Contact lenses are a daily routine for me, but (and I hate to say it) I started a long time ago. I see patients come in to the office with contact lens associated problems on a regular basis. These problems can range from simple irritation to full-blown corneal infections, and each of them can have serious consequences if not dealt with appropriately. The treatment for contact lens related complications are addressed in other posts/articles, but, “an ounce of prevention is worth a pound of cure.” (1) In this post, I want to talk about proper contact lens care in order to avoid these problems.
First things first, contact lenses are to be prescribed by an eye care provider. This means an ophthalmologist or optometrist must evaluate you and give you the proper contacts for your eyes. Contact lenses need to be “fit” correctly so that they are not too tight or too loose. They need to allow oxygen and tears to pass freely beneath the edges. This also means that you should not purchase contact lenses from a beautician, online, or at a gas station (yes, I have heard of people doing that . . . bad idea).
Contact lenses also require proper care. If they are not cleaned properly and disinfected, they can build up proteins and bacteria that can damage your cornea. Most contacts need to be cleaned daily and disinfected weekly. Whether you are wearing rigid gas permeable (RGP) or soft contact lenses, each contact lens has a specific type of solution to clean the contact lens material. Your eye doctor will tell you which type of solution to look for in the store to clean your type of contact lens.
Let’s start by putting your contacts into your eyes. Make sure you wash your hands thoroughly before you handle your contacts. You do not want any dirt from your hands to transfer to your eyes. Remove your lens from your contact lens case, and put the lens in the palm of your hand. Inspect the lens to make sure that there are no cracks, breaks, or foreign objects on the surface. Place a few drops of your contact lens solution in the “cup” of your contact and rub both surfaces between your fingers for 15-20 seconds. Next, rinse the contact with more contact lens solution. Finally, place the lens in your eye as demonstrated to you by your eye doctor. Wash your contact lens case with solution (NOT TAP WATER) and leave the case open to dry throughout the day. Never EVER sleep in your contact lenses, even if the contact lens advertises that it is a daily/weekly/monthly lens. This increases your risk of a serious corneal infection about 17 times as much as taking the lenses out daily.
When you are taking your lenses out for the evening, make sure you wash your hands before you handle the lenses. Remove the lens from the eye and follow the same cleaning process. Rub the lens with solution and then rinse before placing the lenses back in the case with a fresh amount of contact lens solution.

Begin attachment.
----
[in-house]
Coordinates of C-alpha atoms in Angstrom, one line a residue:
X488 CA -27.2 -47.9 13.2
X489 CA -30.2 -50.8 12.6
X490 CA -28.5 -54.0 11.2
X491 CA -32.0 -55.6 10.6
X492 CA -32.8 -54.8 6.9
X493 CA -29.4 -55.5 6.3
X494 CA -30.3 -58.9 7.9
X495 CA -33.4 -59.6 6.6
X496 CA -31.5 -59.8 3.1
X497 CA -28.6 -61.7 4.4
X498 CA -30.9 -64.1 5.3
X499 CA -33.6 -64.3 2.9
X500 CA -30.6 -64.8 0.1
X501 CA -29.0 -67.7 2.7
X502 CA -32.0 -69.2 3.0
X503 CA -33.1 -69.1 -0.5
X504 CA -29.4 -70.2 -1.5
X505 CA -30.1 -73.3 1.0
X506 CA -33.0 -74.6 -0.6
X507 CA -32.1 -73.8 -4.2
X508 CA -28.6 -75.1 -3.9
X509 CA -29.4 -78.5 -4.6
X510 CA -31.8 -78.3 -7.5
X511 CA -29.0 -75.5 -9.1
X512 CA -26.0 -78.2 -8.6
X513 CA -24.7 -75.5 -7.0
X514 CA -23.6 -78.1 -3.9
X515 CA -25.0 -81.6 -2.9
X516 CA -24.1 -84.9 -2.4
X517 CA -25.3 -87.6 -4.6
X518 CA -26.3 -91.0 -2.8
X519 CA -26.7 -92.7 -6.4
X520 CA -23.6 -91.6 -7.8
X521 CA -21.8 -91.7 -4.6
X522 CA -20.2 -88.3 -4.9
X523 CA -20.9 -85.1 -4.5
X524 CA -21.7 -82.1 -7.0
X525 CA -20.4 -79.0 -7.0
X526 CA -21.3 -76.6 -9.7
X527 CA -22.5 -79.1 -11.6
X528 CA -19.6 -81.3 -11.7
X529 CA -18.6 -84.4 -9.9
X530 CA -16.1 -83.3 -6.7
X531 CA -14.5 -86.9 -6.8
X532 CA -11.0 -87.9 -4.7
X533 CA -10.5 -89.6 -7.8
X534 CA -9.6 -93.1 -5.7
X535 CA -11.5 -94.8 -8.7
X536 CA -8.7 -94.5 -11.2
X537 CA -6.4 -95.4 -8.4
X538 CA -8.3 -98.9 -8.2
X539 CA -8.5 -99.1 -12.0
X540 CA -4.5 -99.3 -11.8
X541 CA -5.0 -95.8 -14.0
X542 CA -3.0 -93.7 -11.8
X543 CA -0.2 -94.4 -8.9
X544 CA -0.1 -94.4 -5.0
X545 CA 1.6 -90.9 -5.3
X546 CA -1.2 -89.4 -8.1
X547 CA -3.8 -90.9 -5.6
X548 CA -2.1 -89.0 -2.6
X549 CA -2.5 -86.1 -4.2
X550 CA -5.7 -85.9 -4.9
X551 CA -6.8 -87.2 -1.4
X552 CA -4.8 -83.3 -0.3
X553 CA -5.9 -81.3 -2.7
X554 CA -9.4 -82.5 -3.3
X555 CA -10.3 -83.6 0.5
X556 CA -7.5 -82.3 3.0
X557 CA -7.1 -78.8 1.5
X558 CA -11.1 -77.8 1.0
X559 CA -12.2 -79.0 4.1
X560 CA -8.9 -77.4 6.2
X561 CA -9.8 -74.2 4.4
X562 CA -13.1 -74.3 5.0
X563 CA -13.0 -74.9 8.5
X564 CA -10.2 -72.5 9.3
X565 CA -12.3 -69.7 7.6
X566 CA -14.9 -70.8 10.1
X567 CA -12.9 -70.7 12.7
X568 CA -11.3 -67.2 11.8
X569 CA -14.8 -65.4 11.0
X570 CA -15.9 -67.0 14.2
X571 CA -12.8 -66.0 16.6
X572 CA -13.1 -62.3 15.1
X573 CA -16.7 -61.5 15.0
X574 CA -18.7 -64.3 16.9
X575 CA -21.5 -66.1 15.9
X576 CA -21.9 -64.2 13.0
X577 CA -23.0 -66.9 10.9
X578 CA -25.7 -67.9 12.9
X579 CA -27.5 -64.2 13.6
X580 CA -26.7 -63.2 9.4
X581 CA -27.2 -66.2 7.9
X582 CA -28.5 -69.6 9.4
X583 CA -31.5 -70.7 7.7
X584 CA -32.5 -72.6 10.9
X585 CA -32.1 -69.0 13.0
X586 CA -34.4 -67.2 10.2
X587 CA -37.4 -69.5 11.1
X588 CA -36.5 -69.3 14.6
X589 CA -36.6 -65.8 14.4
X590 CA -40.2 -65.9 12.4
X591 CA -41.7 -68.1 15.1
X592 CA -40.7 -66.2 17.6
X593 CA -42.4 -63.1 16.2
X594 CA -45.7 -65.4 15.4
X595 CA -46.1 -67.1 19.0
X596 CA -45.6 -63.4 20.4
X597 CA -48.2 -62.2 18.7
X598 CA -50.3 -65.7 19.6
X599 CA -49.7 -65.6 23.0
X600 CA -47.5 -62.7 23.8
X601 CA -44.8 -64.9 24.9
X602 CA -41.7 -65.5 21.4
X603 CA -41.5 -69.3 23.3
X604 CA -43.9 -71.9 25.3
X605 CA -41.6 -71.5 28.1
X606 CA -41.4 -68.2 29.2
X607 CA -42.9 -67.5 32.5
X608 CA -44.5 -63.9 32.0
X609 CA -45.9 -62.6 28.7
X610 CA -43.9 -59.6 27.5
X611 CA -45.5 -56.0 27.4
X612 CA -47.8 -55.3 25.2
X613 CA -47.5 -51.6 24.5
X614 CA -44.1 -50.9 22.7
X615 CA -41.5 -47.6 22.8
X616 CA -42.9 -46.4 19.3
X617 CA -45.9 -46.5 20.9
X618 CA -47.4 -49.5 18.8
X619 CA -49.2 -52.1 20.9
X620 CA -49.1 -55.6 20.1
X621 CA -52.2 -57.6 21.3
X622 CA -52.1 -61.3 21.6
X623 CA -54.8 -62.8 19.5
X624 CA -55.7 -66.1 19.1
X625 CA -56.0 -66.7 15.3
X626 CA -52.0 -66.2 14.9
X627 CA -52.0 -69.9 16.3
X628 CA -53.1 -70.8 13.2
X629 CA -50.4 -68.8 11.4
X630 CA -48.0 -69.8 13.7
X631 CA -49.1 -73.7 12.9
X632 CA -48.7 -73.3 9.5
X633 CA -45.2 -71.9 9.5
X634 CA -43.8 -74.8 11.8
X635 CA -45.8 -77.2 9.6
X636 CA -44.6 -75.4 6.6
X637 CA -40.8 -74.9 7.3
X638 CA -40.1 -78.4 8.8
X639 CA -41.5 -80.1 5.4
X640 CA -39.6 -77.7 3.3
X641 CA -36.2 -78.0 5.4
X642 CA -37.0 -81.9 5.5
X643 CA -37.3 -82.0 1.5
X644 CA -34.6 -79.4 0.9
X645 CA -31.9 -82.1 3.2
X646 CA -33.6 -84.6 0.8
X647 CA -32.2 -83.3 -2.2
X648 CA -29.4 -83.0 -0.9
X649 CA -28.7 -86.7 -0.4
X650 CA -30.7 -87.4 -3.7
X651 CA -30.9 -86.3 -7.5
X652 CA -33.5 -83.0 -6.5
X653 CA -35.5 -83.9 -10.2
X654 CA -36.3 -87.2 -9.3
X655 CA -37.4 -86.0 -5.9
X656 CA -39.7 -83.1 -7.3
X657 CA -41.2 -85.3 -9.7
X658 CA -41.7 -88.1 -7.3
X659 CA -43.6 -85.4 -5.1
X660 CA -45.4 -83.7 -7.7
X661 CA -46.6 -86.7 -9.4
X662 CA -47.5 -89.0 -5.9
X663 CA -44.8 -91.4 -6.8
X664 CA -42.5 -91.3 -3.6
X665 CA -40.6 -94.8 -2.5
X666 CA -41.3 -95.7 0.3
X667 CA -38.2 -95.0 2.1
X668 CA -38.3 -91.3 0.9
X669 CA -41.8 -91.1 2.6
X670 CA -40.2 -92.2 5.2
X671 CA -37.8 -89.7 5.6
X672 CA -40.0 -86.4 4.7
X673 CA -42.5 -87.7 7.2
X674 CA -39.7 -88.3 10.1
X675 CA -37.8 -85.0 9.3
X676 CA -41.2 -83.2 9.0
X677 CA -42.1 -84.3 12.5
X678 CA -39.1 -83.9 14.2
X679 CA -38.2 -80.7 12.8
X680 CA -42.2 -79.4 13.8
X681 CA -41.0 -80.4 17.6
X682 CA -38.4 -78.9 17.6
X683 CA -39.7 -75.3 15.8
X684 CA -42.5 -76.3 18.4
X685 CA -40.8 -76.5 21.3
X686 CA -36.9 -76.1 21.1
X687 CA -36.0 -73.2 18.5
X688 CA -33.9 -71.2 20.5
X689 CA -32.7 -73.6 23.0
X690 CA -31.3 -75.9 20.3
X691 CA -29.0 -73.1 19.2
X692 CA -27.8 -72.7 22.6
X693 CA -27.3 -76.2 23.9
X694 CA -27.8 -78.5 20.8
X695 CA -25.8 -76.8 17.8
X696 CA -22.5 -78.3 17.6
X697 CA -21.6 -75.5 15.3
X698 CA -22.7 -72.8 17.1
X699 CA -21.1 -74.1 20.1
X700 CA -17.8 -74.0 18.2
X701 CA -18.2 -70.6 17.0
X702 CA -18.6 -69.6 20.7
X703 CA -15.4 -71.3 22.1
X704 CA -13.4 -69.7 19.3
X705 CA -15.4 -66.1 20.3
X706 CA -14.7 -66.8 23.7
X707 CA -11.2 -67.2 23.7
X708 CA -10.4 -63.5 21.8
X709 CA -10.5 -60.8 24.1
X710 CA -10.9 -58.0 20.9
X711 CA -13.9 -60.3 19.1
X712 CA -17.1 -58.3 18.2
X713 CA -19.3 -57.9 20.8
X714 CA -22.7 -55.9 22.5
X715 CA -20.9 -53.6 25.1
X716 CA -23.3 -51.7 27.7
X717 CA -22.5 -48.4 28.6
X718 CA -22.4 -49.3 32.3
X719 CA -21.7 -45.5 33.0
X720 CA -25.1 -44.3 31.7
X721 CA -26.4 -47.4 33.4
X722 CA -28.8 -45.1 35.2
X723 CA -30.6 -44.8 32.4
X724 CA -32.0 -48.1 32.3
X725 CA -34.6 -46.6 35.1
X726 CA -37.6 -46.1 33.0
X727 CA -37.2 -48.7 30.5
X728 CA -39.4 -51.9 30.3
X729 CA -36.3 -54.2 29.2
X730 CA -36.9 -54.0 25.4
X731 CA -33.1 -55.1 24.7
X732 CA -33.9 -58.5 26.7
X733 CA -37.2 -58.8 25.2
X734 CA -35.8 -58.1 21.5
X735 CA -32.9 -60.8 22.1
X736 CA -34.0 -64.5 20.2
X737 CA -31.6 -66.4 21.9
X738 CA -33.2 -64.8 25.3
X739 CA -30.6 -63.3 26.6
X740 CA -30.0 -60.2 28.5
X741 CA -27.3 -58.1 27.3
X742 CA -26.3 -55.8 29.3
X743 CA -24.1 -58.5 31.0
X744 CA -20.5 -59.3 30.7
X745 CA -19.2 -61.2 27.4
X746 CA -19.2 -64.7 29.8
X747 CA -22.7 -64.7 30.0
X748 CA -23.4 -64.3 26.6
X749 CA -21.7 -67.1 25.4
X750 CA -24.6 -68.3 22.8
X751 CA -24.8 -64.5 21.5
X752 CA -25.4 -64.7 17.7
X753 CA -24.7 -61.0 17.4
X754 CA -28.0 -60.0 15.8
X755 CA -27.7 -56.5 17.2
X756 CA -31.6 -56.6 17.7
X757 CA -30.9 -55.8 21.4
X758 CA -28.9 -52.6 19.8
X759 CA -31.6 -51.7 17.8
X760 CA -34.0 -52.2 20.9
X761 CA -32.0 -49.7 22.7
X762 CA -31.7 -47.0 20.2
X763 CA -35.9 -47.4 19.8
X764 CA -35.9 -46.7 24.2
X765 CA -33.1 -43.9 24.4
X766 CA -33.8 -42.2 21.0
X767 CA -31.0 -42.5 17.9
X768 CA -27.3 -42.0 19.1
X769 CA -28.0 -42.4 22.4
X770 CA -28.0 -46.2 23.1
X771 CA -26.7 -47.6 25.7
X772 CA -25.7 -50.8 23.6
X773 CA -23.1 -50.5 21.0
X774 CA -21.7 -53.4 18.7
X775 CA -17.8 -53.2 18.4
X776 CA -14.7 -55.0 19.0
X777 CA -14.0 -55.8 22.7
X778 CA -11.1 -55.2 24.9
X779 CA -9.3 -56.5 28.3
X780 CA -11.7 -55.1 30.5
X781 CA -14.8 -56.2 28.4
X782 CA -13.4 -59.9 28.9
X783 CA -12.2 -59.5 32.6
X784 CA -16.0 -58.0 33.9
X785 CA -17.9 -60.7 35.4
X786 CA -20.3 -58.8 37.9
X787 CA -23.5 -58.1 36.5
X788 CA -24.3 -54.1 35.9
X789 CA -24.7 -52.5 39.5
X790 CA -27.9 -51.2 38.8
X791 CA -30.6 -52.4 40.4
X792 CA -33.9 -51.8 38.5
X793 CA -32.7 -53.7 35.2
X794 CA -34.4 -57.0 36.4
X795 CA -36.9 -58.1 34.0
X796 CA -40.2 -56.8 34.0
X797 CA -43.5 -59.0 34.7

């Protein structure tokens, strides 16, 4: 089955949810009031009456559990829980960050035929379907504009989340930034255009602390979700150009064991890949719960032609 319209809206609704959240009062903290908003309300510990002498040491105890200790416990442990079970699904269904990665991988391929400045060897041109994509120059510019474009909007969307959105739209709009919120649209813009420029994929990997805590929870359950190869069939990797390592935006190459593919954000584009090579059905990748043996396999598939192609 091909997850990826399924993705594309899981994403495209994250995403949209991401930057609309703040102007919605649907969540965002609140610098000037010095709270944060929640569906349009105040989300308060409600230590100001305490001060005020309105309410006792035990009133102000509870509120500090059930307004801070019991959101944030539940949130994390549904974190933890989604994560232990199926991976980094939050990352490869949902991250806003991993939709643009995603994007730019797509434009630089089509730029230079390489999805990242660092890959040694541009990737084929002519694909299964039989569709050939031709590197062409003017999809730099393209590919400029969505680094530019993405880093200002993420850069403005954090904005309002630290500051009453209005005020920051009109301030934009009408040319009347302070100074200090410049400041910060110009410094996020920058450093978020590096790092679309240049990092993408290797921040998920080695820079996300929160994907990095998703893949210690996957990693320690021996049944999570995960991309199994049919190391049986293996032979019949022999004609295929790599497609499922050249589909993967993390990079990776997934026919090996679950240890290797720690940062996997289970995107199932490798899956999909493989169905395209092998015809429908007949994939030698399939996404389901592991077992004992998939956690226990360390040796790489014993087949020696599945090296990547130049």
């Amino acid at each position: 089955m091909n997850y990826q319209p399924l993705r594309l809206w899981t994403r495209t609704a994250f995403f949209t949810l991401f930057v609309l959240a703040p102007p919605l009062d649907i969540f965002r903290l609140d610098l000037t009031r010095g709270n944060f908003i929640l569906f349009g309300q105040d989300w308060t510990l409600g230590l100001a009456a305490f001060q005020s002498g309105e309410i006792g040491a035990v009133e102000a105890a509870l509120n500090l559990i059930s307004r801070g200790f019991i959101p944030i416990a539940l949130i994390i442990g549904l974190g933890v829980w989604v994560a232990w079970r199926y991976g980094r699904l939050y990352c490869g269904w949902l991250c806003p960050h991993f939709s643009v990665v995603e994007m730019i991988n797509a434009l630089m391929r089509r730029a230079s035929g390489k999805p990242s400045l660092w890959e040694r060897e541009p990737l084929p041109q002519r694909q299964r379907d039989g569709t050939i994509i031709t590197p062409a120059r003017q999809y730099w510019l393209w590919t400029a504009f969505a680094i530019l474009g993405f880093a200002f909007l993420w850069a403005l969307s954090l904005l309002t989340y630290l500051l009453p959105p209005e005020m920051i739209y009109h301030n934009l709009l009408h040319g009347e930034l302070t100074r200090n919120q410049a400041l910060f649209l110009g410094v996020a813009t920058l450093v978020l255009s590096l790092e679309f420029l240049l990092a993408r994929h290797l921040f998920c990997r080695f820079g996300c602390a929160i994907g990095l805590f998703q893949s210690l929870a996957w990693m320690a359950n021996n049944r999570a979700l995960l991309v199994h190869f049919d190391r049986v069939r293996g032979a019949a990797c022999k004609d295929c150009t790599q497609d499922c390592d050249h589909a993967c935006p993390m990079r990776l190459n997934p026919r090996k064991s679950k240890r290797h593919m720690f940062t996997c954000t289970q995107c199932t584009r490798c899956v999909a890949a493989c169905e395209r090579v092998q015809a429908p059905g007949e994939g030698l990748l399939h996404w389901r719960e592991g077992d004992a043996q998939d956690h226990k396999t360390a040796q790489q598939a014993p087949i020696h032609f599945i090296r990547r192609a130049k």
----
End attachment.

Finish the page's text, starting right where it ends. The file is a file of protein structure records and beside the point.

Some lenses require a weekly disinfection process. You will need to follow the instructions given to you by your eye doctor as this can involve storing the lenses with a dissolved tablet for 12 hours.
There are a few common sense practices to help with tolerating contact lenses. Change your lens as often as it indicates. You should not wear daily lenses for a week or weekly lenses for a month. This is because the contact lens material will start building up deposits over time. The daily lenses build up the fastest and need to be disposed up frequently to make sure these deposits don’t stay on your eye. Do you use your mouth to clean your lenses. Your spit is not sterile . . . despite what you may think. Do not use tap water or “homemade” contact lens solution. These are not sterile, and if a bacteria or amoeba gets close to your cornea from one of these sources, the vision loss might be permanent. Saline solution and “wetting drops” are also not a substitute for cleaning solution. Finally, change your contact lens case approximately every 90 days to make sure that the case itself stays relatively clean.
If you start to notice irritation or pain from wearing your contact lenses, you should take them out immediately and contact your eye doctor to make sure that you do not have an infection or eye surface irritation.
Contact lenses require a lot of care. It is easy to neglect these routines as they can become tedious and expensive. Trust me . . . I know, but I have been wearing contacts for many years now. They are a great means to see, but be sure you are taking good care of your eyes because you might lose the ability to use them in the future.
Duncan Friedman, M.D.
San Antonio, Texas